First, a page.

Clubs lingering around the tenth-place mark in this particular Forbes list have tended to do so for a fairly long stretch. Spurs themselves have been around that mark, struggling to go beyond ninth despite frequent top-six finishes and European qualifications. Schalke also found themselves in a similar position in the first half of last decade before a steep decline left them bouncing between the top two Bundesliga divisions. If Liverpool were to break this pattern and move further up the list, they had their work cut out. They needed to win silverware and regularly qualify for the Champions League. 

That was the backdrop of Klopp’s arrival at Merseyside. Soon enough, a pattern emerged for how the club would operate once Klopp established a keen tactical approach that set his side apart from the others. Given Liverpool’s finances weren’t great when Klopp arrived, the initial signings they made didn’t come with very high price tags but adhered to the system in place all the same. Signing Sadio Mané, Joël Matip, and Georginio Wijnaldum for a collective fee of less than £60 million was suggestive of this.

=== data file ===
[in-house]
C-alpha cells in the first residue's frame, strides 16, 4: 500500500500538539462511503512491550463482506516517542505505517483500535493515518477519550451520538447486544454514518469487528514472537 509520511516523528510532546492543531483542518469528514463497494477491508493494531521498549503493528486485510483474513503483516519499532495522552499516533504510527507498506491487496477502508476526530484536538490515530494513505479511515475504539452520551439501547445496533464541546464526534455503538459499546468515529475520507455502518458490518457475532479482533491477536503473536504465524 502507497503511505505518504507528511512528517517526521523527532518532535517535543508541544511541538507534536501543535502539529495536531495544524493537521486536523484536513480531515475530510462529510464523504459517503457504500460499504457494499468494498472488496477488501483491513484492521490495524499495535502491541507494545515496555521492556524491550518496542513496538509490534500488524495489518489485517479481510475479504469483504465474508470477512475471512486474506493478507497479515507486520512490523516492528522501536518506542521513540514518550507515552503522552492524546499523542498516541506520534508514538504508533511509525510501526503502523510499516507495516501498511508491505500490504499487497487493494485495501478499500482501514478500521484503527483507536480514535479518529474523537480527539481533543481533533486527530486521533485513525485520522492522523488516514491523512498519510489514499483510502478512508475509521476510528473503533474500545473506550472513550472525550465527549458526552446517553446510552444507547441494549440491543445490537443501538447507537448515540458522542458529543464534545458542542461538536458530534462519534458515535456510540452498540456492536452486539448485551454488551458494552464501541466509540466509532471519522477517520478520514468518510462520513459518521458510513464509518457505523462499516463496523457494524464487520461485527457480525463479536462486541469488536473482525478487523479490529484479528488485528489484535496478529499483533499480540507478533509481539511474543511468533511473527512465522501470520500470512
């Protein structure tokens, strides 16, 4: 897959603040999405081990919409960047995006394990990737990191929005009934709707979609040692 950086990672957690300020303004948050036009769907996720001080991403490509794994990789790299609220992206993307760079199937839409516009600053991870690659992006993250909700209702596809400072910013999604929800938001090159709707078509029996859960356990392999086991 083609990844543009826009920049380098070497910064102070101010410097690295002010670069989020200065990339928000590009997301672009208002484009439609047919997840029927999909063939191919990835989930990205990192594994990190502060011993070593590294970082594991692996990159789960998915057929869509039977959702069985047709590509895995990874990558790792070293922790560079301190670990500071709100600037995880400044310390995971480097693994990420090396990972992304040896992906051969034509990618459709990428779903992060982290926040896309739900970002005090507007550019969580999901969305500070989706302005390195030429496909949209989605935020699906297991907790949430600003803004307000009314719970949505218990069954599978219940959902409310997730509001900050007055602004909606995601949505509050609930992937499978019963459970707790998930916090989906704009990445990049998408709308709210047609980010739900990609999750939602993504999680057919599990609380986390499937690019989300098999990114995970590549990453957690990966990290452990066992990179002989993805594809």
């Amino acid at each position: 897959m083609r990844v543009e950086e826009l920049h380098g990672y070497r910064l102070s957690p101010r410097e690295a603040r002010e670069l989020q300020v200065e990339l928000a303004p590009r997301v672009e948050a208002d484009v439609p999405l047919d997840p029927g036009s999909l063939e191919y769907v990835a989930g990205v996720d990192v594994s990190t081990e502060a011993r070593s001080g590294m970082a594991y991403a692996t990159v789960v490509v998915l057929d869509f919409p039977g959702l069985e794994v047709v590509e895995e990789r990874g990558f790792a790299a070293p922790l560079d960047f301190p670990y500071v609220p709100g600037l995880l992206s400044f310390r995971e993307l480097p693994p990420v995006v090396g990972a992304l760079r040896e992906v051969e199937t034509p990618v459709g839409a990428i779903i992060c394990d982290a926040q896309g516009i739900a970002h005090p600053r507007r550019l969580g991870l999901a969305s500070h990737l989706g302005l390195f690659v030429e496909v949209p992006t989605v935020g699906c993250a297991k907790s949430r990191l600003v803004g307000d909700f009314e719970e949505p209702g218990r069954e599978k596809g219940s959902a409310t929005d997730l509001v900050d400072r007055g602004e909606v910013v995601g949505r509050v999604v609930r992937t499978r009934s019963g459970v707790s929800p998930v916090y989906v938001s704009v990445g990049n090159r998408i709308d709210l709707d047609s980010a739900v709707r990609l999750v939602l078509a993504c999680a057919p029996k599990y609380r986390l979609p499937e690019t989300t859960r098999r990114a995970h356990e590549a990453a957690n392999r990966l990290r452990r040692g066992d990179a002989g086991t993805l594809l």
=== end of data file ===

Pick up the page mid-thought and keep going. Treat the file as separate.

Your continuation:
Naturally, there were doubts. While Manchester United were spending £89 million to bring back Paul Pogba, Liverpool were signing Wijnaldum, a player regarded at the time for not much beyond his work rate, for much less. The optics were not entirely in Liverpool’s favour, though few realised at the time that a selfless workrate like that of Wijnaldum would make the bedrock upon which Liverpool’s success would arrive.

The sale of Philippe Coutinho to Barcelona has proved to be a watershed moment for Klopp’s tenure. Without his contentious exit, Liverpool may have never roped in Virgil van Dijk from Southampton or Alisson Becker from Roma. The Brazilian’s sale helped Liverpool finish Klopp’s jigsaw in a way they couldn’t have otherwise.

The club reported record profits from the 2017/18 season, the season they went to the Champions League final, as their pre-tax profit numbers stood at £125 million. They went a step further the season after, winning the Champions League and losing the Premier League to Man City by a point. Becoming European champions after 14 years saw the club attain pre-tax profits of over £50 million, their overall valuation rose to over US$2 billion, and they made US$150 million more in revenue than they did in 2018.